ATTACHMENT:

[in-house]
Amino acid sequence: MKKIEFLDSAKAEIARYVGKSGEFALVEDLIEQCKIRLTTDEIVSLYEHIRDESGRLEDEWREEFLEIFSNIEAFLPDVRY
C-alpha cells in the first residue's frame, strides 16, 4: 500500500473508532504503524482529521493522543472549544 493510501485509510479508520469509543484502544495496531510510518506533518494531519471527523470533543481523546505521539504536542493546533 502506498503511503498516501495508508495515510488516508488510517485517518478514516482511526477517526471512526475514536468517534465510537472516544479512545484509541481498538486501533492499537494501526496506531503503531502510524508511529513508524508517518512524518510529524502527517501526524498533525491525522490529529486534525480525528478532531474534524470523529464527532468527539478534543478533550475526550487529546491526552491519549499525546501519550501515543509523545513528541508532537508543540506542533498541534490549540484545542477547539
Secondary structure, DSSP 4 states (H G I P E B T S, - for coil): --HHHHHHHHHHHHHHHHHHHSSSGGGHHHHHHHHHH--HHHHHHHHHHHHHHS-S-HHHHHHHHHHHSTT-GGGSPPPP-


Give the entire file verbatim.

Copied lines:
[in-house]
Amino acid sequence: MKKIEFLDSAKAEIARYVGKSGEFALVEDLIEQCKIRLTTDEIVSLYEHIRDESGRLEDEWREEFLEIFSNIEAFLPDVRY
C-alpha cells in the first residue's frame, strides 16, 4: 500500500473508532504503524482529521493522543472549544 493510501485509510479508520469509543484502544495496531510510518506533518494531519471527523470533543481523546505521539504536542493546533 502506498503511503498516501495508508495515510488516508488510517485517518478514516482511526477517526471512526475514536468517534465510537472516544479512545484509541481498538486501533492499537494501526496506531503503531502510524508511529513508524508517518512524518510529524502527517501526524498533525491525522490529529486534525480525528478532531474534524470523529464527532468527539478534543478533550475526550487529546491526552491519549499525546501519550501515543509523545513528541508532537508543540506542533498541534490549540484545542477547539
Secondary structure, DSSP 4 states (H G I P E B T S, - for coil): --HHHHHHHHHHHHHHHHHHHSSSGGGHHHHHHHHHH--HHHHHHHHHHHHHHS-S-HHHHHHHHHHHSTT-GGGSPPPP-